- Show users the location of their bags (carousel). So they know where to go as soon as they land
- Trippp recommends places (hotels, bars, restaurants) based on your preferences (via 3rd party API like TripAdvisor)
- Show users the weather forecasts for their destination
- Help users keep track of their baggage during their trip. Know where your bag is while in transit
- Use airport information to show wait times at checkpoints
- Use flight information to know your boarding time, Gate number, and status of the flight
- Based on user information on signup (name, passport-type/country), Trippp suggests travel information/requirements
- Using the flight number and user details, Trippp can generate a boarding pass for the user (SITA boarding pass API).
A snapshot of all your trips (current and past).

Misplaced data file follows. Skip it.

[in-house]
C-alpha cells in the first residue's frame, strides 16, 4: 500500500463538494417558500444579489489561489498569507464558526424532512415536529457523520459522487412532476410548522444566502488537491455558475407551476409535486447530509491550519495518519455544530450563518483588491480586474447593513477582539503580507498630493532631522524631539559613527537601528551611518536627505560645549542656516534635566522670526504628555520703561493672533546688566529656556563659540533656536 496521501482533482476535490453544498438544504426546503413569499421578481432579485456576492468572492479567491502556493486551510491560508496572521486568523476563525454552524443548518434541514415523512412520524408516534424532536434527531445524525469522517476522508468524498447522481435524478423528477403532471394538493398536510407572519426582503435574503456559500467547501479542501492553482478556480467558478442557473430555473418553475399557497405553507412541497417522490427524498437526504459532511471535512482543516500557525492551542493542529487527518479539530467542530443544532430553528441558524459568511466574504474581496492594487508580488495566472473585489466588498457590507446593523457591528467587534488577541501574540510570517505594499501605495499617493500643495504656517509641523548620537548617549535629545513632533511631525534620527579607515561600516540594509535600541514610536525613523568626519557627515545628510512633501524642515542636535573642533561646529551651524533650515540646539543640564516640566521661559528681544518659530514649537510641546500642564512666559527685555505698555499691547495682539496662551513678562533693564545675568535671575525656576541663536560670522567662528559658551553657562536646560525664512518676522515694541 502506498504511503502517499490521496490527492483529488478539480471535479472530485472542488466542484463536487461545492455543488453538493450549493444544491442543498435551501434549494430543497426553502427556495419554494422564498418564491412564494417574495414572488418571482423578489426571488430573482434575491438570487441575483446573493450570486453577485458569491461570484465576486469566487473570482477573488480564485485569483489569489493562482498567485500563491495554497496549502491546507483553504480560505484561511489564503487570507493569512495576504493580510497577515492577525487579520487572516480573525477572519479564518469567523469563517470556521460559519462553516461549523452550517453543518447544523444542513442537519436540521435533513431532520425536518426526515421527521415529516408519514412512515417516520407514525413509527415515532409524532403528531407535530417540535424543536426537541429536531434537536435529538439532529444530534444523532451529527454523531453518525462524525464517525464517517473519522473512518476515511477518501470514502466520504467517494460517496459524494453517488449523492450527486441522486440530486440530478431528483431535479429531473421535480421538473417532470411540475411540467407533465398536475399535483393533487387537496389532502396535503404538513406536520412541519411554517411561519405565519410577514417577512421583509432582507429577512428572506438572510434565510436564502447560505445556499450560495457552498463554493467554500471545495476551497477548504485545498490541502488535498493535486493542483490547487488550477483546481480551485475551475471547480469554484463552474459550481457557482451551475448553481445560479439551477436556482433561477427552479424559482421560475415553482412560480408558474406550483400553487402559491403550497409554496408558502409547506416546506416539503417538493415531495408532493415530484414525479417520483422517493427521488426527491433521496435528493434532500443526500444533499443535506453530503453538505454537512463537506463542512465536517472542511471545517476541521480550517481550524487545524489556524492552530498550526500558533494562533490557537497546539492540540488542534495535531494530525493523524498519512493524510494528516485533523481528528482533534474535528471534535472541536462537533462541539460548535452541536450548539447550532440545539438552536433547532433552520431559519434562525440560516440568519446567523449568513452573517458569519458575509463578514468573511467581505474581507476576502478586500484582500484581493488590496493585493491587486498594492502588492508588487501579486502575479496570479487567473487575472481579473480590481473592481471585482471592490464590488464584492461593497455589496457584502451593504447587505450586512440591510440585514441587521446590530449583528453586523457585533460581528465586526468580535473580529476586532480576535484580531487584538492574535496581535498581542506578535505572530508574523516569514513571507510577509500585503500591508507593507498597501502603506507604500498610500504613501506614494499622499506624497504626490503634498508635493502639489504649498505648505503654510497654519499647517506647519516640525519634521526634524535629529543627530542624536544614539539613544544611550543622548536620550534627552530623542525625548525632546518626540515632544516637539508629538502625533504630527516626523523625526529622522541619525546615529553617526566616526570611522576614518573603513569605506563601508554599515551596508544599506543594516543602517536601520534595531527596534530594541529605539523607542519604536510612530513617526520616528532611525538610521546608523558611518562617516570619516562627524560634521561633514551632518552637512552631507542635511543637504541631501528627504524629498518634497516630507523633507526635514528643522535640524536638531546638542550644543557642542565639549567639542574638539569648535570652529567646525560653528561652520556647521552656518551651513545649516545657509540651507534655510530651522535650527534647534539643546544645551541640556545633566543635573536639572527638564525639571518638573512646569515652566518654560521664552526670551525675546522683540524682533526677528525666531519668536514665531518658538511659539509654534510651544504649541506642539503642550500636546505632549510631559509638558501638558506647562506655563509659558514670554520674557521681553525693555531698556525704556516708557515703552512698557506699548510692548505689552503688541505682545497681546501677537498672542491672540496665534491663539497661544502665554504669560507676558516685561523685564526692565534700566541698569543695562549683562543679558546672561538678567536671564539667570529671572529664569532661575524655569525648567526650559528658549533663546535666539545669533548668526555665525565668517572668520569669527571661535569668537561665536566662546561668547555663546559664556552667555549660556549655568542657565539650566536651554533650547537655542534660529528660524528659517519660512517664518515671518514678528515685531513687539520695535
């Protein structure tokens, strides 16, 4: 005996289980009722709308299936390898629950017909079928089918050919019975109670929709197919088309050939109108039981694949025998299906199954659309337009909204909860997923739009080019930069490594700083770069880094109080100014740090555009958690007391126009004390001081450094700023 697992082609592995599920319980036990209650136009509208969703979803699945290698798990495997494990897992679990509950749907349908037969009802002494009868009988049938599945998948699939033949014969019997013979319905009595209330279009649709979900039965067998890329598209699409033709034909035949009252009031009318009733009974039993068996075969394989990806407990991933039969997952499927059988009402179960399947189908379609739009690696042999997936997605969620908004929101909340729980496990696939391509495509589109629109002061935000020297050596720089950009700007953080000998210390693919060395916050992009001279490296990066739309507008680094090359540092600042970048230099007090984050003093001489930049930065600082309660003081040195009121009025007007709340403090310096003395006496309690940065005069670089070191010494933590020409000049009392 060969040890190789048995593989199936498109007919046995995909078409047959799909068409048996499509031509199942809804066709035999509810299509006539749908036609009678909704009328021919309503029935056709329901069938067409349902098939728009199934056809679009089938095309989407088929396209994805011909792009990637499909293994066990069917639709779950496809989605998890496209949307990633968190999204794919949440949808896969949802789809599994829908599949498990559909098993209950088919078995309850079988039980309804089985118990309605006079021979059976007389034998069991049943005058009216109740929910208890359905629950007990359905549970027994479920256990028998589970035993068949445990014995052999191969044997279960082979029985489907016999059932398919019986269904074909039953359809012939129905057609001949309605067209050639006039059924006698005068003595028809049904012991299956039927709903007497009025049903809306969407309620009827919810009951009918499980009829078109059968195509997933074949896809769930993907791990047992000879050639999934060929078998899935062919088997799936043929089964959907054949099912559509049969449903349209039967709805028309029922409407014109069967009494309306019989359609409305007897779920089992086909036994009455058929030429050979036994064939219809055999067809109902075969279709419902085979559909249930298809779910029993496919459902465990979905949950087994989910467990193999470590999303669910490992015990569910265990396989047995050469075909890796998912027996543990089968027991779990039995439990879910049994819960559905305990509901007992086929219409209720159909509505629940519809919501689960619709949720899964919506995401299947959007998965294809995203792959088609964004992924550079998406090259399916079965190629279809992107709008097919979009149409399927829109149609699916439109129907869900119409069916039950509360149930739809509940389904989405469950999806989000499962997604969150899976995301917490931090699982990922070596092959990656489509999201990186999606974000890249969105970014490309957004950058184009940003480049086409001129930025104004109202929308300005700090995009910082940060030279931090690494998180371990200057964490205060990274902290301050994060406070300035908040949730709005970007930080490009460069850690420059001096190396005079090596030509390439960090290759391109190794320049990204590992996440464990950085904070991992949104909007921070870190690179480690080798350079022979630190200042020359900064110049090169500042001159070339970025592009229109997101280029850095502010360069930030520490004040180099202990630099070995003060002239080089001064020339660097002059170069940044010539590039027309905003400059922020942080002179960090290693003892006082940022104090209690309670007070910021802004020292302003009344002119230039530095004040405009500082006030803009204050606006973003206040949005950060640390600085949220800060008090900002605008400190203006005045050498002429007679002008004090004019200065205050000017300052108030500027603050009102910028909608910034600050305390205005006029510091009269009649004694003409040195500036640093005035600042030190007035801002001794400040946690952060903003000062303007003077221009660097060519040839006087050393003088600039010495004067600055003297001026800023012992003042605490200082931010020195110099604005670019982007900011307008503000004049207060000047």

Going on an adventure? Answer a few questions and let TRIPPP do the heavy lifting.
Based on the information you give TRIPPP, it will generate everything you need to know about your destination.
To conclude my project, here are two quotes from an article I read:
“A new report by ACI World confirms and quantifies what the advocates of seamless passenger experience have said for a long time: happier passengers spend more money at airports” (Source: Iam-Iha.com)
“… for every 1% increase in passenger satisfaction, airport, non-aeronautical revenue (NAR), which includes airport retail revenue increases by 1.5%” (Source: Iam-Iha.com)
First place – totally unexpected.
Challenges, learnings and next step
The major challenges would be fear and doubt which led to procrastination. I wasn’t sure if I’d be able to build a project that would be worthy of third place but winning changed everything. The most valuable lesson here would be to trust yourself.
Another lesson would be, to have an open mind and be willing to pivot. I came into this hackathon with an idea of what I wanted to build. But once I started attending workshops, I realized I could do something better and I’m glad I allowed myself to be flexible enough to put my initial idea side.
Fail fast and learn faster.
For the next step, I plan on expanding TRIPPP further – build an MVP and get user feedback.
Illustration: Icons8 (by Natasha Remarchuk).
UI Kit: Agron UI kit by CreativeTim.